main parameters while choosing a switching regulator

Thread Starter

fakhar786

Joined Sep 11, 2017
7
Hi All,
Currently I am searching a switching regulator for my new PCB design.
Can any one please guide me, which are main parameter that I should keep in mind while choosing a switching regulator module.
The required supply specs are 1.2V with at least 6 A current with very low noise.
 

kubeek

Joined Sep 20, 2005
5,621
What is the input voltage and output voltage and output current? From what you wrote I have no idea which of those you meant.
Very low noise is what?Radiated noise? Output noise plus ripple? And how much is very little? Please be more specific.
 

Thread Starter

fakhar786

Joined Sep 11, 2017
7
What is the input voltage and output voltage and output current? From what you wrote I have no idea which of those you meant.
Very low noise is what?Radiated noise? Output noise plus ripple? And how much is very little? Please be more specific.
Thank you kubeek.
Design requirements are
Input Voltage: 3 to 9 v
Output Voltage1:1.5V with 6 A current
Output Voltage2: 1.2 v with 4A current
Ripple means : Output voltage + ripple, it would be good to have in order of micro volt because PCB will have sensitive FPGA.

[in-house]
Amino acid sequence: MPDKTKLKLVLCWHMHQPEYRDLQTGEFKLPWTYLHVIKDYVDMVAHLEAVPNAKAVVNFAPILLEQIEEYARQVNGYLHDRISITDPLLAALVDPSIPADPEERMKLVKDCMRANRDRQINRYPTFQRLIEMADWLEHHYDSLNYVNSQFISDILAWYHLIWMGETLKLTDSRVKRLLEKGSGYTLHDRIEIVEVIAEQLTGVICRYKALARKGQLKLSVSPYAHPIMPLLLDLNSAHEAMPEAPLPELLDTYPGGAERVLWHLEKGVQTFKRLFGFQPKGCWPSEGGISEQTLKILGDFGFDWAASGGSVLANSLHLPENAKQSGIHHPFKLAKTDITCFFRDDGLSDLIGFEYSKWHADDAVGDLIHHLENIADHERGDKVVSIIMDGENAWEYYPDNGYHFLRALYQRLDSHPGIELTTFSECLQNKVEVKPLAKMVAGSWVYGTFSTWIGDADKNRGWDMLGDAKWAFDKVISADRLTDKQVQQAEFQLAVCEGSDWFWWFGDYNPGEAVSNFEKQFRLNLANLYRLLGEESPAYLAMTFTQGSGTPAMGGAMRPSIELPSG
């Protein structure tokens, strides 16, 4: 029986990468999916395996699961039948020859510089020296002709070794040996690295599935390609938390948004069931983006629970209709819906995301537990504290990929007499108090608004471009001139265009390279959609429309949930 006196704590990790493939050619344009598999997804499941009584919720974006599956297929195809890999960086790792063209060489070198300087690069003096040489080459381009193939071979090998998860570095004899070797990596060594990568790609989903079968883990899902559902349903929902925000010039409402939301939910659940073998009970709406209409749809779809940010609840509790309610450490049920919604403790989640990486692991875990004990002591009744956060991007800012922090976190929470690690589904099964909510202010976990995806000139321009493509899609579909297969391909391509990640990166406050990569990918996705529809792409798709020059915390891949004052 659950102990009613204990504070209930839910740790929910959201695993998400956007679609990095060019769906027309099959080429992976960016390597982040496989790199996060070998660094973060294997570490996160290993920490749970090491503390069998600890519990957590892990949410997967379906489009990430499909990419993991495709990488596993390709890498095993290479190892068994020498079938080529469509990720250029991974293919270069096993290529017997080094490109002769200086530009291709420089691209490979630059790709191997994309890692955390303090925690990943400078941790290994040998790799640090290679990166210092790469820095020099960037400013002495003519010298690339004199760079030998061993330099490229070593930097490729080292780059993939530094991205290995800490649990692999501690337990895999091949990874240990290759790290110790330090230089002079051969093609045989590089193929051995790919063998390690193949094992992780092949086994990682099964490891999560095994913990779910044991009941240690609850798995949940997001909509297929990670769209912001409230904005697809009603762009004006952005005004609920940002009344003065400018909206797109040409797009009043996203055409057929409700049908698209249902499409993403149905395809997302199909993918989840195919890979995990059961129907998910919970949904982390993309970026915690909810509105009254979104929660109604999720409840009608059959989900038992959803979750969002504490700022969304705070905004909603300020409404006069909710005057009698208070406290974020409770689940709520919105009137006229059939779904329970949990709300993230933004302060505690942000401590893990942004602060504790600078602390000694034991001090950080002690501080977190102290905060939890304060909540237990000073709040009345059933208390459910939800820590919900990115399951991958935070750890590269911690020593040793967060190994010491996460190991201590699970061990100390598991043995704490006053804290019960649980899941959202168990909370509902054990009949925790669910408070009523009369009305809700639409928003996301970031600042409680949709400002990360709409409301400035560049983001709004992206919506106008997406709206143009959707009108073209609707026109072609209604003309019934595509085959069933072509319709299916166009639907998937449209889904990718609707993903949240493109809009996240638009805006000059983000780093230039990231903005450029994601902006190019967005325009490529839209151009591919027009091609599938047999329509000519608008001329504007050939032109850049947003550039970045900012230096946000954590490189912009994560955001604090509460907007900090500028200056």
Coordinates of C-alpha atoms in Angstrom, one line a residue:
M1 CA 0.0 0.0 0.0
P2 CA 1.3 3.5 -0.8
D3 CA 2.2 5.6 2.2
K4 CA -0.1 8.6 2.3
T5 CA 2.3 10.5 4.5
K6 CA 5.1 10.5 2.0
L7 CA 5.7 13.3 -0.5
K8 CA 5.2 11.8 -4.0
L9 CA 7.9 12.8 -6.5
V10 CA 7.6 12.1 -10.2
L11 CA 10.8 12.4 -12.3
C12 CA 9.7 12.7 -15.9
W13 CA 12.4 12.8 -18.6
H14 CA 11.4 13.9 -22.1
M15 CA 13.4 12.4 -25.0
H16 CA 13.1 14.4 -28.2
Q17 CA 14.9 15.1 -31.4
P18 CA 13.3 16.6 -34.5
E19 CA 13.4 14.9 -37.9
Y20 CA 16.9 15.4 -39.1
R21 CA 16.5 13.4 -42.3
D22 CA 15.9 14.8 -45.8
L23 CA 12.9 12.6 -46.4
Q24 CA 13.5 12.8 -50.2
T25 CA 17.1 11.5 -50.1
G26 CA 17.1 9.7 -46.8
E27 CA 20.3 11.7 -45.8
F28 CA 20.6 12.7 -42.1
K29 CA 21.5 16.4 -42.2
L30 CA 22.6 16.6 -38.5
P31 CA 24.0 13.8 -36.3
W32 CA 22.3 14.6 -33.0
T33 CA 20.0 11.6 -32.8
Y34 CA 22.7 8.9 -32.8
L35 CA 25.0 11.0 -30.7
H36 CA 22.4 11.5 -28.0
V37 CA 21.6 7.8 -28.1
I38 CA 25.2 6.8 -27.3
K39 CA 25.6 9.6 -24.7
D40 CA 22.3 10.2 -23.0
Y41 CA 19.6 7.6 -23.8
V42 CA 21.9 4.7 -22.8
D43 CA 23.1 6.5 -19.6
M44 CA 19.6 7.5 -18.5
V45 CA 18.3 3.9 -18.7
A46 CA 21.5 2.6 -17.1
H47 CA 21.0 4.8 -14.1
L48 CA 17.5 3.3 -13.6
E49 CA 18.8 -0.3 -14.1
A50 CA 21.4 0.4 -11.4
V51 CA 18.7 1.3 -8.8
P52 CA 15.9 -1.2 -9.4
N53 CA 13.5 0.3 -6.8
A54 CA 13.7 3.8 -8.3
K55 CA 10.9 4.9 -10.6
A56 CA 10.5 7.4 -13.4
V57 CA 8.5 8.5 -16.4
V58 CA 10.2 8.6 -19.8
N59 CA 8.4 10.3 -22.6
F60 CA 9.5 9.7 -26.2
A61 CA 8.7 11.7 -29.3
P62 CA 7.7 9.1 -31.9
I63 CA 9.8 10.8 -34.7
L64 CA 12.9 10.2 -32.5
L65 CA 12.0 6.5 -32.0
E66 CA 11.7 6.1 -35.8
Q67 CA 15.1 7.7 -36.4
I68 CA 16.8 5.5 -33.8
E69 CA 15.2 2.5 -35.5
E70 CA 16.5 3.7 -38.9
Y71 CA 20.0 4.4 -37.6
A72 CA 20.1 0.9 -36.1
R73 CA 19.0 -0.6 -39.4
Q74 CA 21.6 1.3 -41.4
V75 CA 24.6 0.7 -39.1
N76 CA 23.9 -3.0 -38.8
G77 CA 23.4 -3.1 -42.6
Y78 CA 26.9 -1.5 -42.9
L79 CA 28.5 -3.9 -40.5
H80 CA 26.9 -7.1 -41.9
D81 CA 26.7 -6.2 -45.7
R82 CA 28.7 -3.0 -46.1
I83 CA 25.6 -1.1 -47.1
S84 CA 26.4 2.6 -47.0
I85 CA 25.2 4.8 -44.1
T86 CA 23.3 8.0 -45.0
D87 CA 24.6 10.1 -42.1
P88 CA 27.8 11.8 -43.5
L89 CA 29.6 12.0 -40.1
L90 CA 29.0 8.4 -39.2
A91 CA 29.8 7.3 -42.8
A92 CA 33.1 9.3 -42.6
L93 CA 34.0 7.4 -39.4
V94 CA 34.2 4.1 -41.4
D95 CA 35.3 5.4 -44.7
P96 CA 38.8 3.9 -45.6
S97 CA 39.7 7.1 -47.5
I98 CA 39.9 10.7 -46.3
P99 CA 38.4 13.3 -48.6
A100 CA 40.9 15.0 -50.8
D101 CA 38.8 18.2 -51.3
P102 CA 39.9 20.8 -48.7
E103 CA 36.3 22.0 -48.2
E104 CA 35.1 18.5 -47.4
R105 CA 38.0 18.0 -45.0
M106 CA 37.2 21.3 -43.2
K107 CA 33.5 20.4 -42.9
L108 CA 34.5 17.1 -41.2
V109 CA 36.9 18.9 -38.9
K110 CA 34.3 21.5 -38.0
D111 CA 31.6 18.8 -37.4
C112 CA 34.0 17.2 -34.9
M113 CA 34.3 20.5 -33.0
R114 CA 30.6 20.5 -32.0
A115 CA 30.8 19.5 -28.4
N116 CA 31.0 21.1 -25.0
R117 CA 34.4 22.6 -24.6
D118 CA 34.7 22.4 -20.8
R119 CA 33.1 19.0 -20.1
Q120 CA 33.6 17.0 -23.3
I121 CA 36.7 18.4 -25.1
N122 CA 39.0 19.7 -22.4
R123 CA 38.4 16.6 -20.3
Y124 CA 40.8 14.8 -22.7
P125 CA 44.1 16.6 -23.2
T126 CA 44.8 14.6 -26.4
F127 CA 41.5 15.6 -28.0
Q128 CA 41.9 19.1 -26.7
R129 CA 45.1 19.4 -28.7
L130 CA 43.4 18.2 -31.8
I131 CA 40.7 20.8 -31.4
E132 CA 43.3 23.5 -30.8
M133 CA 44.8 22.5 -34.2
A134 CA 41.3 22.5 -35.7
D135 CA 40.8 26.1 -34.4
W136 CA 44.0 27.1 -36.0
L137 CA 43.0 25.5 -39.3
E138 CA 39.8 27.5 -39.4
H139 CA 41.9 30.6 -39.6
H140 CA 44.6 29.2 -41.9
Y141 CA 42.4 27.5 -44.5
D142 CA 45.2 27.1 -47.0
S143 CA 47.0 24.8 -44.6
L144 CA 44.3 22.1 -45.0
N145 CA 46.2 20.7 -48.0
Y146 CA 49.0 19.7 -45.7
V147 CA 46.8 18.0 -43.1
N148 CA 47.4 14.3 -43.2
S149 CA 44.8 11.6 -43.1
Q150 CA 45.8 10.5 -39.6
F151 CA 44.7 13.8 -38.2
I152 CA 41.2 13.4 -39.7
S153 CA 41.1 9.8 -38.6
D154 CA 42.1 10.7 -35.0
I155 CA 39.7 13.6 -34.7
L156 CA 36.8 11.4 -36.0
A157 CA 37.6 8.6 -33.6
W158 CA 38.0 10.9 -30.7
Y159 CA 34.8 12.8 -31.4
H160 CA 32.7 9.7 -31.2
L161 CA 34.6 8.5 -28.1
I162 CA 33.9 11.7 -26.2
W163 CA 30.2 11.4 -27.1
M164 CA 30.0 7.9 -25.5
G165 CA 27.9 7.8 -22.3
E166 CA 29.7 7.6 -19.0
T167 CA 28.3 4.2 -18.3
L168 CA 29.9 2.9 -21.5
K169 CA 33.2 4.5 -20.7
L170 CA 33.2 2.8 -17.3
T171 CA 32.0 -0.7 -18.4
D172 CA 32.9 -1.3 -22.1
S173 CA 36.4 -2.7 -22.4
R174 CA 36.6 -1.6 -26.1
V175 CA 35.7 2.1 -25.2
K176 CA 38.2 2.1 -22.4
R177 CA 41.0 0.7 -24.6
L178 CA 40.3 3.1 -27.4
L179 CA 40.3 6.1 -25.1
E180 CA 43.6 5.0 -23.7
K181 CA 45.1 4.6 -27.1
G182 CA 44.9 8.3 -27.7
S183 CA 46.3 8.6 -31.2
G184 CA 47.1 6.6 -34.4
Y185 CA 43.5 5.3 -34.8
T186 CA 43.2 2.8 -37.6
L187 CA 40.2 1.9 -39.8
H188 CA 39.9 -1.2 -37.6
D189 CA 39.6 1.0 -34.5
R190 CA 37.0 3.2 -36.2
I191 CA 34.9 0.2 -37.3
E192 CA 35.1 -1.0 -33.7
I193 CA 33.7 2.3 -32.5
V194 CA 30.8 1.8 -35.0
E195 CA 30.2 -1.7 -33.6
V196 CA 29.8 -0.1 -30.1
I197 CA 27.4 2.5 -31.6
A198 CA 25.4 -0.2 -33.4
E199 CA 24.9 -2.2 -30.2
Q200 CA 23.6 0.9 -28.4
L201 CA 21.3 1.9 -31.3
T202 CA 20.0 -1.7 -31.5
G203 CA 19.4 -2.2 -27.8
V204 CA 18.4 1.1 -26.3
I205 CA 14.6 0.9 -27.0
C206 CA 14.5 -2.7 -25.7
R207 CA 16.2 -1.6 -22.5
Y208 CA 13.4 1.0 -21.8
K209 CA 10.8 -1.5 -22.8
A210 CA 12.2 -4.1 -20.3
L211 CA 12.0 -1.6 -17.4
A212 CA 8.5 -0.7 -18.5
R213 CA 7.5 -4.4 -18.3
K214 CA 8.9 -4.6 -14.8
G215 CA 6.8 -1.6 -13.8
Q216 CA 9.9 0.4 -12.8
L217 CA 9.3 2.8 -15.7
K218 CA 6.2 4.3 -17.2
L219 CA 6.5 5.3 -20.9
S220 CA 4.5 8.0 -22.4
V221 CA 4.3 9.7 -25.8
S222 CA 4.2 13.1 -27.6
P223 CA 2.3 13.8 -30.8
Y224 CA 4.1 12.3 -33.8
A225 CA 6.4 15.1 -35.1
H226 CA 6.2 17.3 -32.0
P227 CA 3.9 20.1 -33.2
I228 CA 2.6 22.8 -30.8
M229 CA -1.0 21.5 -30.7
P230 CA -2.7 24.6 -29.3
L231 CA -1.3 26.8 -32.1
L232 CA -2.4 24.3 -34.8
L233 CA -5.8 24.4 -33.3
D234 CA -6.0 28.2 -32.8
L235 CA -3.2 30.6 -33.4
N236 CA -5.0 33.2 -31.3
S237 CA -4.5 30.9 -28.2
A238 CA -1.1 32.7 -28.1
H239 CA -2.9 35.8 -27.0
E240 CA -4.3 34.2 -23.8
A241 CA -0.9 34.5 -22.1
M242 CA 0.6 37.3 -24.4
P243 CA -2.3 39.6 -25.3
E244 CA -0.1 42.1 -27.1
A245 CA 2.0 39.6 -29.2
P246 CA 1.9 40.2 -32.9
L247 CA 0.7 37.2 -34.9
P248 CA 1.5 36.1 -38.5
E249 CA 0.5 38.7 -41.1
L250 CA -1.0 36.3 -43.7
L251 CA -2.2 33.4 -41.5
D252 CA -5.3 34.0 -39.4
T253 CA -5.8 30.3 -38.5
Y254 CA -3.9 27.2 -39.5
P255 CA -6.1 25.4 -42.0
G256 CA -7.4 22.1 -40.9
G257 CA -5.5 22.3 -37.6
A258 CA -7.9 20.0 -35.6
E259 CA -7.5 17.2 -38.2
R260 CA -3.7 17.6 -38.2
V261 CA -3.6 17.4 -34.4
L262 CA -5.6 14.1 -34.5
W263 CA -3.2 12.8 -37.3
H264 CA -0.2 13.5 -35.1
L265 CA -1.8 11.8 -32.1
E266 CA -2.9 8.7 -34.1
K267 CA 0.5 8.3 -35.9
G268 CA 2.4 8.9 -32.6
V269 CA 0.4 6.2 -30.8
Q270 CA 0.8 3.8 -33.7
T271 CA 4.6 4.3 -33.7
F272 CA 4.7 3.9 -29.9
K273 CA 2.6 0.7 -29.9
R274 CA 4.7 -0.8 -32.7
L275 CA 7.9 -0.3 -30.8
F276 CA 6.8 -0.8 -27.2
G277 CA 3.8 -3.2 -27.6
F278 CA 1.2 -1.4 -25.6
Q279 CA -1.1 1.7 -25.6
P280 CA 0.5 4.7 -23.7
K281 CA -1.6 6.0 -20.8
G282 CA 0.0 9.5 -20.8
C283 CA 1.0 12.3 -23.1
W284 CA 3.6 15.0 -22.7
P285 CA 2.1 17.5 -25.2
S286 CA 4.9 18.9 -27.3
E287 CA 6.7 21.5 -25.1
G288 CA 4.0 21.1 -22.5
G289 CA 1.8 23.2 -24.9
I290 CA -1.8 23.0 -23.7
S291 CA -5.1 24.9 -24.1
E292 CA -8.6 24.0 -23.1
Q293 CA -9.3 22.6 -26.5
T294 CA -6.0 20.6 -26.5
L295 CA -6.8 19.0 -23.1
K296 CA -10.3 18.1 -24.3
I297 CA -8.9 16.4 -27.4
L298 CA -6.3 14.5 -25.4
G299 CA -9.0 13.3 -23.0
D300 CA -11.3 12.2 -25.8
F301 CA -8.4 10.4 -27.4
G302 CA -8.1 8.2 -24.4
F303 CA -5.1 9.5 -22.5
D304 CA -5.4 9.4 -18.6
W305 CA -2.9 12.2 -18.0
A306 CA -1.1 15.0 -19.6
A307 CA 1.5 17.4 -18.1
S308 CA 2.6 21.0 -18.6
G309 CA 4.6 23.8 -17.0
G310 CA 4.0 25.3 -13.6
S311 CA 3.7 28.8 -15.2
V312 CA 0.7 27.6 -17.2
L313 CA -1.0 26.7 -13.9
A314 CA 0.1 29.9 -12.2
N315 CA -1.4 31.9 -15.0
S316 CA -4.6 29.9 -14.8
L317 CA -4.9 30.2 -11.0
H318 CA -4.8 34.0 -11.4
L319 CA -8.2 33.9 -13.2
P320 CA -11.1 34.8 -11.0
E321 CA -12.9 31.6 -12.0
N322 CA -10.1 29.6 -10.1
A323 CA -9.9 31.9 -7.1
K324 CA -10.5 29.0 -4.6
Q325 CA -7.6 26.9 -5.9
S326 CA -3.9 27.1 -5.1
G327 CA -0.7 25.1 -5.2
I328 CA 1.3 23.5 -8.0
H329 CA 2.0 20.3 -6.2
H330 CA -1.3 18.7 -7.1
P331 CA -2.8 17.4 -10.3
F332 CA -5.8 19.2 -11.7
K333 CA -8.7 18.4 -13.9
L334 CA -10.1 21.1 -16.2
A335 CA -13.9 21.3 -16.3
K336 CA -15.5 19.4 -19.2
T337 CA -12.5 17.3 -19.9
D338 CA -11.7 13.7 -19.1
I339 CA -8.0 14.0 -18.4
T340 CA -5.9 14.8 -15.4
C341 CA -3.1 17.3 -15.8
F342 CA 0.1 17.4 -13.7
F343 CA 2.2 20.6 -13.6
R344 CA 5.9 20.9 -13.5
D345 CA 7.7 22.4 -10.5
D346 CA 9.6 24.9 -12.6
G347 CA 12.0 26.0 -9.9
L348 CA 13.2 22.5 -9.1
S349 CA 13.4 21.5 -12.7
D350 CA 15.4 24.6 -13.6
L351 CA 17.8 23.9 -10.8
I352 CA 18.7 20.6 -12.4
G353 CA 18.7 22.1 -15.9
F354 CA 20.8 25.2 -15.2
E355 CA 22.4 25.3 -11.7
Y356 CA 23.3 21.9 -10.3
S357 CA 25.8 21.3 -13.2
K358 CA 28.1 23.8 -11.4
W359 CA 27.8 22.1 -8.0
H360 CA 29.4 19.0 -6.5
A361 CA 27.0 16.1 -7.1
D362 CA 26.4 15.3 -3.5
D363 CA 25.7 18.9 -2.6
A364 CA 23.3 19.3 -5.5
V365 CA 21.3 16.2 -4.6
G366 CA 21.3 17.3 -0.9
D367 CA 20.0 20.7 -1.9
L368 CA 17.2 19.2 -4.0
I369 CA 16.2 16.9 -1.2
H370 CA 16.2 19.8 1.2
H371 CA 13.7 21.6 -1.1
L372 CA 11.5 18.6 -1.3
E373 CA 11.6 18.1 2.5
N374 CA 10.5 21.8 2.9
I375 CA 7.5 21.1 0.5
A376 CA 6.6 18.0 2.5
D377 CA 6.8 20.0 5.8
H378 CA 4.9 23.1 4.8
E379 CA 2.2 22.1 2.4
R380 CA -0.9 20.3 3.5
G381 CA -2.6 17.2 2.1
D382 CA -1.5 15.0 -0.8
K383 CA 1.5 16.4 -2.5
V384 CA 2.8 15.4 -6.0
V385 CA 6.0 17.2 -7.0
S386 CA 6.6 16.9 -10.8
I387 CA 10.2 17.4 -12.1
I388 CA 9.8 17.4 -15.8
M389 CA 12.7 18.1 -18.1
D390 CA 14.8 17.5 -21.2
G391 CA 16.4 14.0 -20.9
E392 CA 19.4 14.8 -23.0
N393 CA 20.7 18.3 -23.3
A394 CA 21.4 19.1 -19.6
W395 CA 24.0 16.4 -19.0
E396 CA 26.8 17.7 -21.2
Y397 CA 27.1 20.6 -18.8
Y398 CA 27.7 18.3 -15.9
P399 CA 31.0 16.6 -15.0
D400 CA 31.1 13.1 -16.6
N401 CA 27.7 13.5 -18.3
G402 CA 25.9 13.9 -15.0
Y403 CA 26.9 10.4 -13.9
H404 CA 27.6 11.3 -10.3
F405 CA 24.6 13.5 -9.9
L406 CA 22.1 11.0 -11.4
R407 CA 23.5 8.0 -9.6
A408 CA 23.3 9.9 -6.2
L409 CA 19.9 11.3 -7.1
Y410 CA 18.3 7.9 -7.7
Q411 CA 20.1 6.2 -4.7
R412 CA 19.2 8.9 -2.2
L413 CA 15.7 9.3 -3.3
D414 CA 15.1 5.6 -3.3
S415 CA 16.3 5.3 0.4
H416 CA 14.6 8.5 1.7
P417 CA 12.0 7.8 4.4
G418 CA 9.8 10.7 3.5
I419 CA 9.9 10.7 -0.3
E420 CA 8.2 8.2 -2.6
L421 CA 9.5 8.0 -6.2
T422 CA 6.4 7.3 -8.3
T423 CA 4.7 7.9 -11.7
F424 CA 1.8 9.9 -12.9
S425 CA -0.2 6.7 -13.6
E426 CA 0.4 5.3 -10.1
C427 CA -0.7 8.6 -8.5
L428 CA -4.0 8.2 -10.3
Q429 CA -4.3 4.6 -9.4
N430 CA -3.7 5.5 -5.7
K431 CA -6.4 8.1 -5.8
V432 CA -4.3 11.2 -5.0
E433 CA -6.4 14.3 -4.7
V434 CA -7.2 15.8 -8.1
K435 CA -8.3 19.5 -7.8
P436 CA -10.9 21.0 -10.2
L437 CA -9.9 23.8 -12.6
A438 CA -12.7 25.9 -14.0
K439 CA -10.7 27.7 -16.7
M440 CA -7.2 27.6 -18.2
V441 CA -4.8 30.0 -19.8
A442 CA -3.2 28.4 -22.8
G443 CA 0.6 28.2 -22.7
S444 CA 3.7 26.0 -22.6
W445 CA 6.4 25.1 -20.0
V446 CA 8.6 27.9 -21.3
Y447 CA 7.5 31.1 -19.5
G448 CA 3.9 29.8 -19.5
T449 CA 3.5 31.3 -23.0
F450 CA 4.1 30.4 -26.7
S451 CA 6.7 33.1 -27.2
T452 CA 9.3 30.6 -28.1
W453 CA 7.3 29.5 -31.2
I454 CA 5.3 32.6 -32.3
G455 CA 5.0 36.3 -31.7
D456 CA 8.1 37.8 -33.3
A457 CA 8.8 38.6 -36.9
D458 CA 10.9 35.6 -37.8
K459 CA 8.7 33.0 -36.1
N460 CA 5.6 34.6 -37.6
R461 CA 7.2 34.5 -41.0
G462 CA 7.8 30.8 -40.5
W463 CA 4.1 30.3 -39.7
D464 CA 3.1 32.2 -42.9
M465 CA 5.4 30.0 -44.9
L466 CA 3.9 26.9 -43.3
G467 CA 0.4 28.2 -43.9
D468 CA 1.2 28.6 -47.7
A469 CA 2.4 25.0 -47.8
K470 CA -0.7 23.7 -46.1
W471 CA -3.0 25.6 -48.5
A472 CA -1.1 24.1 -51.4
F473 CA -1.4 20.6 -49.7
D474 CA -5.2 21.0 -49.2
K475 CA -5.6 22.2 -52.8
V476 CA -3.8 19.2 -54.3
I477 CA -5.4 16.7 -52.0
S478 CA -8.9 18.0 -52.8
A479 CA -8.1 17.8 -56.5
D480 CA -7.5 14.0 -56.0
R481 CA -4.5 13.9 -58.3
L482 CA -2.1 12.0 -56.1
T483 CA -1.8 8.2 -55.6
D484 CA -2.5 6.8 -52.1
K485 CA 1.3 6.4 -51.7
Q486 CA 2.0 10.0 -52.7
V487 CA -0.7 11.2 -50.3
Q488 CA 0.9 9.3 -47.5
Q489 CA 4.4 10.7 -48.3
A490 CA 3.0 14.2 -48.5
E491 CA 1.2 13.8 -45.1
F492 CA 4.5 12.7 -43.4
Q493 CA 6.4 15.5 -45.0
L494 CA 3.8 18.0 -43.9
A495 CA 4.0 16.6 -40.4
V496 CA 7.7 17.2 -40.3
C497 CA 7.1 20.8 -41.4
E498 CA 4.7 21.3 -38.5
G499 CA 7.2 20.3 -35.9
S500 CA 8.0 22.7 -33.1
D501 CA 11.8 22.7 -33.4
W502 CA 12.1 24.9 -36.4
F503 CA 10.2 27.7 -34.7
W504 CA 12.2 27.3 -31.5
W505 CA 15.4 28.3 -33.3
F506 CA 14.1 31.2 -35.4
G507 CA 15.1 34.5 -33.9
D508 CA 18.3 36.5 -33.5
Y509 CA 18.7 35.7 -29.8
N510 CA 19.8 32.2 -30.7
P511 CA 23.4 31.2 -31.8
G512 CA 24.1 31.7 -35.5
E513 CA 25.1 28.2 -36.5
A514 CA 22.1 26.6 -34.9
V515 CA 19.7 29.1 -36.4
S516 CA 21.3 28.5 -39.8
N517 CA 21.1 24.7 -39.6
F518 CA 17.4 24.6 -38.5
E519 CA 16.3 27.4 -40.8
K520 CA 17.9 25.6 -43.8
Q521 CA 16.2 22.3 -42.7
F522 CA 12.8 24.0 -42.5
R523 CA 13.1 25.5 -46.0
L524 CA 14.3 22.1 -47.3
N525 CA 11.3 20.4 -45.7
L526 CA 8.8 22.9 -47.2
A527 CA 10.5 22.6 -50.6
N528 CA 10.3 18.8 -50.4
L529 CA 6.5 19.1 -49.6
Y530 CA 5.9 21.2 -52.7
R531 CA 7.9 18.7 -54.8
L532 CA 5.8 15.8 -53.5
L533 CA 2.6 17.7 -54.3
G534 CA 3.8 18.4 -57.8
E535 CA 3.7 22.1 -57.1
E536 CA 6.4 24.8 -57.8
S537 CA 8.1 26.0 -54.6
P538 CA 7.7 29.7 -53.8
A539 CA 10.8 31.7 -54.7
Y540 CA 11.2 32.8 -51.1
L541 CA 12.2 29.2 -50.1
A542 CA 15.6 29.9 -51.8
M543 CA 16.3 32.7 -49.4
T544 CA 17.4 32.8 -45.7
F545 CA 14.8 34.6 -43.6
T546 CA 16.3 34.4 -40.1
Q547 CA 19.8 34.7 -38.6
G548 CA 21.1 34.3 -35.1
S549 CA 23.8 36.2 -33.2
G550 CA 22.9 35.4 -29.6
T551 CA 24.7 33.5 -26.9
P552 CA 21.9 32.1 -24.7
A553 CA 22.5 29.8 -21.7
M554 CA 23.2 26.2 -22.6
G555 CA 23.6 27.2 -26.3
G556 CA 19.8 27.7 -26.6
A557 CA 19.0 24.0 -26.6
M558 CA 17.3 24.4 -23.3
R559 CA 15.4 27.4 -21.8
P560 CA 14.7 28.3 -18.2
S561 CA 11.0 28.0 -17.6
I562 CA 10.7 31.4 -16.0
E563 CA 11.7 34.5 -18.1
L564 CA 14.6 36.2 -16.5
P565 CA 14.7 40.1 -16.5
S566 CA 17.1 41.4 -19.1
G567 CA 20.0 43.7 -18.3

kubeek

Joined Sep 20, 2005
5,621
I doubt you can get even as low as tens of millivolts noise, let alone microvolts with a switched power supply at that current.
I suggest you go look at some manufacturers website, for example TI has ready solutions for a lot of fpgas.
 

Thread Starter

fakhar786

Joined Sep 11, 2017
7
I doubt you can get even as low as tens of millivolts noise, let alone microvolts with a switched power supply at that current.
I suggest you go look at some manufacturers website, for example TI has ready solutions for a lot of fpgas.
I have choose one module LTM4620A from analog devices .Can you please review its specs.will it be enough for me.
 

kubeek

Joined Sep 20, 2005
5,621
No its not ok, you want it to work from 3V and it needs at least 4.5V.
I suggest you look up an evaluation board for your fpga and just go with that. Much lower chance of error, but the pcb design still has to be pretty damn good in order for the chip to work correctly.
 
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